At press time, Harbaugh had sent Michigan’s athletic department an envelope containing a heavily annotated seating chart, a list of the 63,000 seat views he had found unsatisfactory, and a glowing 70-page report on section 25, row 12, seat 9, which he claimed is “exactly what the great sport of football is all about.”
Support this cause. A bunch of alumni are getting together to help raise money:
On December 26, 2014 Evelyn Grace Spytek - daughter of former Wolverine John Spytek - passed away due to complications following a CMV (Cytomegalovirus) related surgery. In her memory and in support of the National CMV Foundation, a team of eleven former Michigan Football student athletes - John Spytek, Dave Pearson, John Navarre, Grant Bowman, Andy Mignery, Tony Pape, Phil Brackins, Brent Cummings, Jeff Rich, Steve Baker and Eric Rosel - will be running the Columbus, Ohio Capital City Half Marathon on May 2, 2015 to raise money for the cause.
As causes go this is one of the best. Hit it up here to help out.
Har-bonus. Additional items that didn't make the cut for the Real Sports thing:
As for the piece itself, I thought it was fine. Alex Boone's statements were self-contradictory, which made me feel like maybe the full conversation would help reconcile that into something where context makes the first bits less harsh.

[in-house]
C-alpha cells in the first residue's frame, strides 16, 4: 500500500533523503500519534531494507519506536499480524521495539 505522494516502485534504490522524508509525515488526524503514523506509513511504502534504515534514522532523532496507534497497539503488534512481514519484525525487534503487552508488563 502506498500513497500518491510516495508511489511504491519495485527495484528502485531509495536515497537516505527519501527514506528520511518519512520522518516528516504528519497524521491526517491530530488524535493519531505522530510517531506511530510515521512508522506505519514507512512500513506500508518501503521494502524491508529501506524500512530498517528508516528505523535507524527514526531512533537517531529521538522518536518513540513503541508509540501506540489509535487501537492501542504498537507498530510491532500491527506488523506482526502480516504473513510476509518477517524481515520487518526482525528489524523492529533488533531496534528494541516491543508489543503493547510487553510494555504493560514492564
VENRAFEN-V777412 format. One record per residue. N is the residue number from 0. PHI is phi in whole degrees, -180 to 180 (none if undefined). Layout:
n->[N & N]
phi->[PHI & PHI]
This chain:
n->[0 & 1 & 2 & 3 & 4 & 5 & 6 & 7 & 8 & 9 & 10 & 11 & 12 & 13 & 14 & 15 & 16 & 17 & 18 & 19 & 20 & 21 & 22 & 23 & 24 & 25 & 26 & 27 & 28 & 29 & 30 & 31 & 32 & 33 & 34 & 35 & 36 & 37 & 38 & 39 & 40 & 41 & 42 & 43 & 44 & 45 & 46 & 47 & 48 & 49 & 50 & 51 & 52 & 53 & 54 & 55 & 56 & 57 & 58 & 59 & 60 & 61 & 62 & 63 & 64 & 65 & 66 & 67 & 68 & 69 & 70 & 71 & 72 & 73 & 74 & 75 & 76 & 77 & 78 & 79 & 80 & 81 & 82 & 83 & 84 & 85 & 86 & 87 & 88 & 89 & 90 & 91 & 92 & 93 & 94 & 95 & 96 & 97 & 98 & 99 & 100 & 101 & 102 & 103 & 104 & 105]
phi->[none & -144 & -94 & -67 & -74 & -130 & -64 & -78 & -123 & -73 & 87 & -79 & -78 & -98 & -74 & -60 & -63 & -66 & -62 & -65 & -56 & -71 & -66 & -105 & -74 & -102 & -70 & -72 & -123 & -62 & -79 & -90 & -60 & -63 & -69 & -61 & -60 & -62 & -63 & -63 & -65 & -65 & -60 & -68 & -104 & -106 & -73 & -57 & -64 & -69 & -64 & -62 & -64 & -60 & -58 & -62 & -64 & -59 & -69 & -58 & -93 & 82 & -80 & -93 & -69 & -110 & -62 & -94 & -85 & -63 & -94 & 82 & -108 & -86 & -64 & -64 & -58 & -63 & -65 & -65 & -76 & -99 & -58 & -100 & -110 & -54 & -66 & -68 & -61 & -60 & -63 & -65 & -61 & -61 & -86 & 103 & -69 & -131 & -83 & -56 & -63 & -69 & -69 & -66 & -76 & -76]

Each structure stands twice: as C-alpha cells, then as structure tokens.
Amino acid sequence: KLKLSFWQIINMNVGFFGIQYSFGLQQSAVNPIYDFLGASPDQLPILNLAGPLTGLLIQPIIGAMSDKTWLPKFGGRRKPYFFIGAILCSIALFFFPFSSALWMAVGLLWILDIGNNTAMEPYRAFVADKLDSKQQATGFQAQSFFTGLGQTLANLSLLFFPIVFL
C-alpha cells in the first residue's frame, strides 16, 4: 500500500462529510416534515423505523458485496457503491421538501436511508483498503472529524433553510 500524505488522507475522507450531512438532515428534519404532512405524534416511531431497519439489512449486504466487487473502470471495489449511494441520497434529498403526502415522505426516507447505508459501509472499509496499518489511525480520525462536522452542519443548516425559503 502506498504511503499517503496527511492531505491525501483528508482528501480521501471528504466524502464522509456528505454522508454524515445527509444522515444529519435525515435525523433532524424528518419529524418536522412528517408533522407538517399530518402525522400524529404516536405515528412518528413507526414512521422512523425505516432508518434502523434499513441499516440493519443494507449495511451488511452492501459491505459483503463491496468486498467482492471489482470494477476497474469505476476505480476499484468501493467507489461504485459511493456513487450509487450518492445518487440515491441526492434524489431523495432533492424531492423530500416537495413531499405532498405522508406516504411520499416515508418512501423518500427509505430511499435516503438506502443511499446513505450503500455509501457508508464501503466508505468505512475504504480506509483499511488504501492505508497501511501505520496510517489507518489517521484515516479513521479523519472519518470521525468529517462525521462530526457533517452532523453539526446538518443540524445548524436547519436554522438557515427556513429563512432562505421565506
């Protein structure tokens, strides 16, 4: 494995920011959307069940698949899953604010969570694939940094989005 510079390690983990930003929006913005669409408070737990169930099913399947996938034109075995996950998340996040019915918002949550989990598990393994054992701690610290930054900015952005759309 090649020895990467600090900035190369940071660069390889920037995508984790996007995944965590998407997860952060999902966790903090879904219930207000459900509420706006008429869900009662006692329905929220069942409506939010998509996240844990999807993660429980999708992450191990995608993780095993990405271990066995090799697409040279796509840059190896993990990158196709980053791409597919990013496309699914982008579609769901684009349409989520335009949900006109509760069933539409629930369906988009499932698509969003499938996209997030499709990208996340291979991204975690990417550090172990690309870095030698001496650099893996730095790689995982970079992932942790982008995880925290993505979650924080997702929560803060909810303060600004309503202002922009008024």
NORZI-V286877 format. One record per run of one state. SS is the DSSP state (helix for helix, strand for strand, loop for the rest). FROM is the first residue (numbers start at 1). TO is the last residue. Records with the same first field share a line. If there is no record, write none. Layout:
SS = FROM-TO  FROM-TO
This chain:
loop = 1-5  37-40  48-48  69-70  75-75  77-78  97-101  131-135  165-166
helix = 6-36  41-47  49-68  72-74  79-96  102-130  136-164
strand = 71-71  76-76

Harbaugh himself came off as a guy who is aware that his personality is to the best of his ability but had no plans on changing it; the moment where Visser asks him about the "wear out his welcome" thing and he just says "that must be true" given the evidence was charmingly without artifice or defensiveness. There was some regret in there, but nothing to the point where Harbaugh would consider changing. Even if it meant he spent his childhood playing baseball with himself in the strip mall nearest to my home.
(Does he still do this? Can I buy tickets if that is the case?)
Gumbel's bit at the end was predictably smug, but whatever.
Hilarious aside. Remember when NFL reporters were swearing up and down that Harbaugh would never leave the NFL because he hates recruiting? Nobody asked his wife.
THE LAST BASTION OF zzzz. Don't care, is football coach, must have mandatory football coach opinions unless he's Lloyd Carr. The position is self-selecting gentlemen who value toughness above just about everything else and can't find that value elsewhere.